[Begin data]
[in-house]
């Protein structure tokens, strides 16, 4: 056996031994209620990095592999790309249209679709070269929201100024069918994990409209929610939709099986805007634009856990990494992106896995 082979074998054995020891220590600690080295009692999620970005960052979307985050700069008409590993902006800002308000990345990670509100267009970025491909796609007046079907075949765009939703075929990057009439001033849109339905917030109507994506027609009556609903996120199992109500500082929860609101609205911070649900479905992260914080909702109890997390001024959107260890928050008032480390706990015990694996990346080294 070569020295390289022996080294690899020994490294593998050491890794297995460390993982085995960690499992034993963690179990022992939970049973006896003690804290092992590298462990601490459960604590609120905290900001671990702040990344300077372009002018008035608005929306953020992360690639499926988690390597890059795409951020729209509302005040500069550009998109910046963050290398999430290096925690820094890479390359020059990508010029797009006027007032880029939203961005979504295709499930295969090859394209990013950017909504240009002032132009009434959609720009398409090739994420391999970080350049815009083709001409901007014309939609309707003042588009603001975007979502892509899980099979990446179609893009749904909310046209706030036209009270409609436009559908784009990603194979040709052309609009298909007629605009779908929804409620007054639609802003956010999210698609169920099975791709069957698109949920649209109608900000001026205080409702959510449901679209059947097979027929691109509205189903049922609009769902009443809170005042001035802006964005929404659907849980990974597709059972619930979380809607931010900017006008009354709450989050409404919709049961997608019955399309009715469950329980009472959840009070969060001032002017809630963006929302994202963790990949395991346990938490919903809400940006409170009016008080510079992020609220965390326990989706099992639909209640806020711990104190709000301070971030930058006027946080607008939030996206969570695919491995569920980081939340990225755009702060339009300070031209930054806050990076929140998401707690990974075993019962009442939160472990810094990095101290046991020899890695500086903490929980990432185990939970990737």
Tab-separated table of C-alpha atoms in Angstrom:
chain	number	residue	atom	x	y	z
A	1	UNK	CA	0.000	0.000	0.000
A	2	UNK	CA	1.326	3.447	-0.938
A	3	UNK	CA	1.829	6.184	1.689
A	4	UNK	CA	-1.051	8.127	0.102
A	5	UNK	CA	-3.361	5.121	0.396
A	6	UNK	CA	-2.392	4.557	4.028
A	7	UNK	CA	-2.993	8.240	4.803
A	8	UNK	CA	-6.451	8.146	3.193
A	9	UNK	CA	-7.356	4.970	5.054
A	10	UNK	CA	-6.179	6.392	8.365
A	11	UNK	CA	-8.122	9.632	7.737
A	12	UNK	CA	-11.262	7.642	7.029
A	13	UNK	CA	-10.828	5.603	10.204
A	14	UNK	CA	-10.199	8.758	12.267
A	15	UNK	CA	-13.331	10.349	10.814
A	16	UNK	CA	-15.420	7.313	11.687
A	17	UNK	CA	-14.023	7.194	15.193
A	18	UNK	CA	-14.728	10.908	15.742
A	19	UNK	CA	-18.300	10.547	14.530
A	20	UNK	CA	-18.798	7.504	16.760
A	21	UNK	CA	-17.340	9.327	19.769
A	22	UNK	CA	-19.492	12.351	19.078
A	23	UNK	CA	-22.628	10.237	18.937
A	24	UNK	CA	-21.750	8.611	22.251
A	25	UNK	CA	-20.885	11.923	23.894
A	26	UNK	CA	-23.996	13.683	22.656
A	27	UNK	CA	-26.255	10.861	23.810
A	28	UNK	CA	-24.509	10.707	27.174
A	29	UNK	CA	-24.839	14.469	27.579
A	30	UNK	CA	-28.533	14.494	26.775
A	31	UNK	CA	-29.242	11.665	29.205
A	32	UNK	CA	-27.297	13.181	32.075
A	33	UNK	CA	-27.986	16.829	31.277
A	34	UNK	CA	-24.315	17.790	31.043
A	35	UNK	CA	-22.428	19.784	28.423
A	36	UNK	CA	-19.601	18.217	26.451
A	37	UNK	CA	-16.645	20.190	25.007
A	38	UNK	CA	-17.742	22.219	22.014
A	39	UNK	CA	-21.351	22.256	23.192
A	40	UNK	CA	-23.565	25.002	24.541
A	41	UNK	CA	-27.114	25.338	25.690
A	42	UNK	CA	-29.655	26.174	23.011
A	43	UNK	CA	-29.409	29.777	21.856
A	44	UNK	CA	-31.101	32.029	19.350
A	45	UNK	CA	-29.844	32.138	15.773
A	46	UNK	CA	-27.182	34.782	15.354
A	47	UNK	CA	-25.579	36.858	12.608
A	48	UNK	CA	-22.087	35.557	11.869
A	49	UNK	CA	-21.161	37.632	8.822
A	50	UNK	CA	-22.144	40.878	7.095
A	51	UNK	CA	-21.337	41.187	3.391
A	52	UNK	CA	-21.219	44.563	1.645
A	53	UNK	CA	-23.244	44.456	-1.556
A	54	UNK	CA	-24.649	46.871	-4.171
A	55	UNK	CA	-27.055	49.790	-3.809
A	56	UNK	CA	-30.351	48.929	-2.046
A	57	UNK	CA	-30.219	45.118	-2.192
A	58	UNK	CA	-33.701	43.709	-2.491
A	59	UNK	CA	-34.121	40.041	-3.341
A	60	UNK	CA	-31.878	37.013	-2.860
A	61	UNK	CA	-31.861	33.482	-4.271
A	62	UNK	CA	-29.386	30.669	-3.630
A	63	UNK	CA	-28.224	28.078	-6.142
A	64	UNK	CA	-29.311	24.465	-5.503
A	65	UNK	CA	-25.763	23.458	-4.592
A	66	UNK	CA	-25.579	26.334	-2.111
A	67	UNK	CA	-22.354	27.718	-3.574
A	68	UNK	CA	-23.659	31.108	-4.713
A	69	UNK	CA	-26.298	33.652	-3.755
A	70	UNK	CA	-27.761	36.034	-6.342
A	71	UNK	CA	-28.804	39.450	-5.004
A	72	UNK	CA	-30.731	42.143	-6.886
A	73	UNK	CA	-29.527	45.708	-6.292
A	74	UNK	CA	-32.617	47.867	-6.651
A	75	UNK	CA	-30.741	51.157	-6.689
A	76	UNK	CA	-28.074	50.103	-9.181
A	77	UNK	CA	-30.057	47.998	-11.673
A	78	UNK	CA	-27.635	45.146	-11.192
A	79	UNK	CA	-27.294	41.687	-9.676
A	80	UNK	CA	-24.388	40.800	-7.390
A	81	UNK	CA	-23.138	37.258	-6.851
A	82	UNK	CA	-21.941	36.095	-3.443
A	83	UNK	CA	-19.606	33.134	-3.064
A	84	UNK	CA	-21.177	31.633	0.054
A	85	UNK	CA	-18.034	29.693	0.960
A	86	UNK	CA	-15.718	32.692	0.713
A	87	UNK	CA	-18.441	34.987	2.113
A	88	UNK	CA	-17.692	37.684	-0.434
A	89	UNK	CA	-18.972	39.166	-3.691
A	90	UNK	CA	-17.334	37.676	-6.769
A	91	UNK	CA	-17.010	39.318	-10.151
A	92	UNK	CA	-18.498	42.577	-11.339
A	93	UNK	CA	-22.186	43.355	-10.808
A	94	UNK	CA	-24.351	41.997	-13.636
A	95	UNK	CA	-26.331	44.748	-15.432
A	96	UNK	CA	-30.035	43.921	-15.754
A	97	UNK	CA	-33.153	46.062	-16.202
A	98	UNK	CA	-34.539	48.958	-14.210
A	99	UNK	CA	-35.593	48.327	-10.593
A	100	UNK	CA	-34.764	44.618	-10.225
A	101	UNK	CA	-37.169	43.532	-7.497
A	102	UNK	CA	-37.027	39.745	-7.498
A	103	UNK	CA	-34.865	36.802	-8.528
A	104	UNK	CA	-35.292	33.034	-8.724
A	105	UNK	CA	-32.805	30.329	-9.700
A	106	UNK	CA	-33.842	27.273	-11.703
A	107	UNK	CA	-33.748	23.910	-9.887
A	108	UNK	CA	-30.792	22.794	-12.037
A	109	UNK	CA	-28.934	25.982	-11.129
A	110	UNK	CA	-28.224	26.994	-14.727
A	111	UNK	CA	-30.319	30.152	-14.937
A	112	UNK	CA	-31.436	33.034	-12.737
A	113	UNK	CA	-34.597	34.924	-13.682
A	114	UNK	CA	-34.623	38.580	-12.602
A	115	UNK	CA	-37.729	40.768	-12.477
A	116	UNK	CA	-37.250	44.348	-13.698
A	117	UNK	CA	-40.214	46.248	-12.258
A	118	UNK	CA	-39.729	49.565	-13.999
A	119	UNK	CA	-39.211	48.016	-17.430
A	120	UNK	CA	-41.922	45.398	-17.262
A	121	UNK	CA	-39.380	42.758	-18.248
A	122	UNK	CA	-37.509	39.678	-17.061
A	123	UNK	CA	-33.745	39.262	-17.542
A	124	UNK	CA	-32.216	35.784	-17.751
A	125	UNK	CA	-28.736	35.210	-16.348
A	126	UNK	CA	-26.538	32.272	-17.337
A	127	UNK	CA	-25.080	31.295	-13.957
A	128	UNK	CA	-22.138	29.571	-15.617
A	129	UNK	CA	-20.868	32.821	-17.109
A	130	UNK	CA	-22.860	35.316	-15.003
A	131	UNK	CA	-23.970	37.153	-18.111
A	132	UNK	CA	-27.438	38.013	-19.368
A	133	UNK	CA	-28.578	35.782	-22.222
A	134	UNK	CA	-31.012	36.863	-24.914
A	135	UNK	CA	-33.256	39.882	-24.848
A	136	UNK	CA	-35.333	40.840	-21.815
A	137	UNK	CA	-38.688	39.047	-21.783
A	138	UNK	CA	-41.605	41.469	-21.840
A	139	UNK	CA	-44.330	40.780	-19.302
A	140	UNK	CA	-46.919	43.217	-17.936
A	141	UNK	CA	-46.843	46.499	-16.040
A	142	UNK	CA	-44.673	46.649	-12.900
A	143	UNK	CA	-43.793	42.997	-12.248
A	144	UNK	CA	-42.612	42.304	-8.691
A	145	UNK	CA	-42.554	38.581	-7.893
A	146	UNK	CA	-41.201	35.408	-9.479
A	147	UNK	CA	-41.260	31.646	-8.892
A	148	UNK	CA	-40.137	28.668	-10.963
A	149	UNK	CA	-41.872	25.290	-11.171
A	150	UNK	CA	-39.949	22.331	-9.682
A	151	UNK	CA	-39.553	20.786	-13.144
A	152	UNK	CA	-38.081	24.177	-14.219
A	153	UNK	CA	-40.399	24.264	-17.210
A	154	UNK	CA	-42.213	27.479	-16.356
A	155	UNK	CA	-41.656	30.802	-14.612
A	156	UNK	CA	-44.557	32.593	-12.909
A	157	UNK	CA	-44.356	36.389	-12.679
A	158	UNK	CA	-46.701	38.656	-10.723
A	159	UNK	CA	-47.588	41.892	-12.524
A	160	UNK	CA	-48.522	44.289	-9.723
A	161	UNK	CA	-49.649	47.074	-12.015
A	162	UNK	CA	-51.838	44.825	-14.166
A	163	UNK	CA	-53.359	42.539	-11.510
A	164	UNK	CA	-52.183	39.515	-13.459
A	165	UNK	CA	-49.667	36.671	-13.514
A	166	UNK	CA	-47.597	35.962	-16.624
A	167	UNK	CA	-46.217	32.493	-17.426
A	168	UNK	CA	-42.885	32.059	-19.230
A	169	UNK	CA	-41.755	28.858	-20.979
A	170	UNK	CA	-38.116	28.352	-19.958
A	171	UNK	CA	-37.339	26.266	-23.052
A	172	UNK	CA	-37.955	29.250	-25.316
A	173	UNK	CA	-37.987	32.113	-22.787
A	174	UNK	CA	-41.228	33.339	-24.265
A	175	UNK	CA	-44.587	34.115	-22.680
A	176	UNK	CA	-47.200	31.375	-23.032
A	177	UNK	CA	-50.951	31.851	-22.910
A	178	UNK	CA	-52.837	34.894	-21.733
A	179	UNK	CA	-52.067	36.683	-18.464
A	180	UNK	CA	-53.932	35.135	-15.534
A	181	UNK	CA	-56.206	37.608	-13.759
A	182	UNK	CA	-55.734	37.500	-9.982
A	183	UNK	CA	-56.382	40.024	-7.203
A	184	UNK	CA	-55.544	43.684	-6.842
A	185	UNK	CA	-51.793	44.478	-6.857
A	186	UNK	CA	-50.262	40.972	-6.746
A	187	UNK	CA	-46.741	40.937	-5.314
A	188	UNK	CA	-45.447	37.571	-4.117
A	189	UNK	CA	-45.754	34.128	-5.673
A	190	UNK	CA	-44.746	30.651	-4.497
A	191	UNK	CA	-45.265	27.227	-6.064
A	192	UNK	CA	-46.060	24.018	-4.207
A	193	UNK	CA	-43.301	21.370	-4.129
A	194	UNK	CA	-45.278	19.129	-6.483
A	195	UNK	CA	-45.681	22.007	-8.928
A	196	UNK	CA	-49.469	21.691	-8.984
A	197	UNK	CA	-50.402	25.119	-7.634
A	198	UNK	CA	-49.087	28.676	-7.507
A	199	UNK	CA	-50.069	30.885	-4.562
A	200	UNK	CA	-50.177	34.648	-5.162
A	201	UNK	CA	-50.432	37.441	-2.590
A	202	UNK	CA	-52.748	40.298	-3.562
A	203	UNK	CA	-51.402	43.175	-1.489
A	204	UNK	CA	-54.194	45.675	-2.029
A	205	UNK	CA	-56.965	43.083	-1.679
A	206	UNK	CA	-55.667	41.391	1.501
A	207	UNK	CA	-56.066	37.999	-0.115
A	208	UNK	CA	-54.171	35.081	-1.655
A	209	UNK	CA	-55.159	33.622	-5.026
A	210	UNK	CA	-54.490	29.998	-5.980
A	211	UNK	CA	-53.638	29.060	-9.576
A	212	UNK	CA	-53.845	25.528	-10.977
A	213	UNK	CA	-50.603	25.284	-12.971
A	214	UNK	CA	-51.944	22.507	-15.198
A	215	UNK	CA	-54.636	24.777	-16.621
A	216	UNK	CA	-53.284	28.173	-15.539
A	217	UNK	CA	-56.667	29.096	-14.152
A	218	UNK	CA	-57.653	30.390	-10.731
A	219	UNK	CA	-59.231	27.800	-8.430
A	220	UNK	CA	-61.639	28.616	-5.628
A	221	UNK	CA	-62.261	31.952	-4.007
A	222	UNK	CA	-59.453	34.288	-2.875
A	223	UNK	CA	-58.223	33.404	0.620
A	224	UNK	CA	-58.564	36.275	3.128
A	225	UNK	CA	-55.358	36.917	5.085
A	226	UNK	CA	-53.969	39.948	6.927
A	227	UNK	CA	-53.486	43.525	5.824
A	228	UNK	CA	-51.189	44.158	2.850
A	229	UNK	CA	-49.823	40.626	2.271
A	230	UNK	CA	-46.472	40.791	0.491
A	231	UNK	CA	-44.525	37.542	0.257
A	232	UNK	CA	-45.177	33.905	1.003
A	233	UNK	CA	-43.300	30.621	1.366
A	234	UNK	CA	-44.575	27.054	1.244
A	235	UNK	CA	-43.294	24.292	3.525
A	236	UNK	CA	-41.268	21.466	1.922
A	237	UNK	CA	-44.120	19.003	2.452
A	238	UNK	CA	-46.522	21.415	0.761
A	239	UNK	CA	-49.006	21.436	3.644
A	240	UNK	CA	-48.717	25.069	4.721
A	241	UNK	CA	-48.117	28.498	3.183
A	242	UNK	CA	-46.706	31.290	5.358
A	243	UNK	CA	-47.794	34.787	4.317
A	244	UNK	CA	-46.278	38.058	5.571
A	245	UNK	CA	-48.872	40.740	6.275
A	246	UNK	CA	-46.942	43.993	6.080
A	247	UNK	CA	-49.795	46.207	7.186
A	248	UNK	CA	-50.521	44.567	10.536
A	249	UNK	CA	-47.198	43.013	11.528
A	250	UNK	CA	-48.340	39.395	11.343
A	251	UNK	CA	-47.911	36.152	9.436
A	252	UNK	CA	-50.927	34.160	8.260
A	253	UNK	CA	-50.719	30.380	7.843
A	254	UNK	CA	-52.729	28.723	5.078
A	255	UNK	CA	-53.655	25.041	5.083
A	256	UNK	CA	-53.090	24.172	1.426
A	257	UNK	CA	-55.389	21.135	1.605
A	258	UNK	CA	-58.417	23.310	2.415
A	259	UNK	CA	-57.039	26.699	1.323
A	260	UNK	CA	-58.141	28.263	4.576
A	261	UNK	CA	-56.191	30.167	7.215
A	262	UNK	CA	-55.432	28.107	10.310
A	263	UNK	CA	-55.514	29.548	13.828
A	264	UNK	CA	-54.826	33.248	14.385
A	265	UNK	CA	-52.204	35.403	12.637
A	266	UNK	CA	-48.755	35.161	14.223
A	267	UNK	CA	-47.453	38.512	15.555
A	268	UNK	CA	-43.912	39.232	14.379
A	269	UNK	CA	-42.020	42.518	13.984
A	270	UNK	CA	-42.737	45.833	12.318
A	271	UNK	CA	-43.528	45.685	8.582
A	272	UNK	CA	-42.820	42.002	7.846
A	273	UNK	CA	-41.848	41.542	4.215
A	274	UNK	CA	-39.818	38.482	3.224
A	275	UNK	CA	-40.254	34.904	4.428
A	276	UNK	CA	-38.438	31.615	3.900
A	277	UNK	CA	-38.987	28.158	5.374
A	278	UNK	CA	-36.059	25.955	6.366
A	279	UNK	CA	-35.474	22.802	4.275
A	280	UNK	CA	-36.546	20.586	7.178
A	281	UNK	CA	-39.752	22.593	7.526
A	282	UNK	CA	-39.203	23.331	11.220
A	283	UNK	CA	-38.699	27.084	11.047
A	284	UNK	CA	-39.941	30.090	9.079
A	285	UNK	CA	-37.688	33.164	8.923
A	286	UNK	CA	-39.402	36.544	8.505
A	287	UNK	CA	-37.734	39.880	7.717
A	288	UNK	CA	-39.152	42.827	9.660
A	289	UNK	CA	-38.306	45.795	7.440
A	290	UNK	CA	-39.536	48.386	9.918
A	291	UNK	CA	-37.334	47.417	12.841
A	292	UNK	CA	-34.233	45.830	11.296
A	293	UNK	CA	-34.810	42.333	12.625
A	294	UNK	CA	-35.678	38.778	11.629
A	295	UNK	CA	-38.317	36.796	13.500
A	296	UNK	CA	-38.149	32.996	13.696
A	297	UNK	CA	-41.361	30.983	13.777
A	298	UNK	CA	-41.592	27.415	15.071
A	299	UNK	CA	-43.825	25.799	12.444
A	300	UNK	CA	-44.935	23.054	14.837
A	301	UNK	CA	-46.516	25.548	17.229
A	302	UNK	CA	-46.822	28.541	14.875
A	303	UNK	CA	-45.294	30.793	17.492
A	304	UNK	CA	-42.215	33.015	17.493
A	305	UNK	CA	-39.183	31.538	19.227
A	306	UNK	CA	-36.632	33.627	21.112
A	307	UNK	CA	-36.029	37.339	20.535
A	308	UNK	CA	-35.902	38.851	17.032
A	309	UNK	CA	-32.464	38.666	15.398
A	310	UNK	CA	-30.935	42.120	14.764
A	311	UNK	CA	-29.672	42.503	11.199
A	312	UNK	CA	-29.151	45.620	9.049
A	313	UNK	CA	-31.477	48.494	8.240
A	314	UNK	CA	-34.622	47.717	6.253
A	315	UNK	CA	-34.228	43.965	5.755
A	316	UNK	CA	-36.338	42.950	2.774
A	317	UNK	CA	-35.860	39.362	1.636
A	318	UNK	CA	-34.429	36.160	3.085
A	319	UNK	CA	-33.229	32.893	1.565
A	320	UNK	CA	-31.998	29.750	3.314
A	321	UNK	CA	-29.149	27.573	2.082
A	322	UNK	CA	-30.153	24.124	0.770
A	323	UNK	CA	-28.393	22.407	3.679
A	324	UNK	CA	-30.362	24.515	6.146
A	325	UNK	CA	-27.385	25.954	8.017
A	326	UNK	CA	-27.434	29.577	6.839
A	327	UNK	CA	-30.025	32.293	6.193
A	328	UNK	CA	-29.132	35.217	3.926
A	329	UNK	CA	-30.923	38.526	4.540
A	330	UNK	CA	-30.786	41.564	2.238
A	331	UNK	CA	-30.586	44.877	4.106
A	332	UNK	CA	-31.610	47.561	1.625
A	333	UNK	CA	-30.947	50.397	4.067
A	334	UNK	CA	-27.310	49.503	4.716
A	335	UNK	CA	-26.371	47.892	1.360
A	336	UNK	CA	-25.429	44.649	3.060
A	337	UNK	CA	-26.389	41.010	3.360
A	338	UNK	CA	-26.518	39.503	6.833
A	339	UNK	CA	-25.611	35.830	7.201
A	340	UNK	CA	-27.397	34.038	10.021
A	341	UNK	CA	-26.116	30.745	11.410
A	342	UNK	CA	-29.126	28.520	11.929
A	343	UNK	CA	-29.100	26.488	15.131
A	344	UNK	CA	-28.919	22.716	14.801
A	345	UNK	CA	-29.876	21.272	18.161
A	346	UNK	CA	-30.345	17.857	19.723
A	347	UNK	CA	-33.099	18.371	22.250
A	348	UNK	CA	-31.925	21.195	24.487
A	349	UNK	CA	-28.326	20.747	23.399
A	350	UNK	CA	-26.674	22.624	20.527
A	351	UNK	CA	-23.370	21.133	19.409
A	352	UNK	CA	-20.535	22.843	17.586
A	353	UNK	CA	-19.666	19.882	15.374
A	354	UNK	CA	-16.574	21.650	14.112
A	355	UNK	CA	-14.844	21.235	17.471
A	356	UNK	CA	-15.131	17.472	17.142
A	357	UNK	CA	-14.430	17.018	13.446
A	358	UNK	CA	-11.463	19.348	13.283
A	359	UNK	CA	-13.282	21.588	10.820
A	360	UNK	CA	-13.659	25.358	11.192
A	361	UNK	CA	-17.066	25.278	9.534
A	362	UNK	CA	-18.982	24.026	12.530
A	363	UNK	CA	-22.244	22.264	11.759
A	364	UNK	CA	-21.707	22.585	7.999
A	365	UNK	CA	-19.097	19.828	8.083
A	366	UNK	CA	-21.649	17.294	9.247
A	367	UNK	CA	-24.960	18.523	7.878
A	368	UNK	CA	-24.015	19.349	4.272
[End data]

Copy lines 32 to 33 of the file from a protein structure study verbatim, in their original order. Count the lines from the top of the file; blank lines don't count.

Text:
A	28	UNK	CA	-24.509	10.707	27.174
A	29	UNK	CA	-24.839	14.469	27.579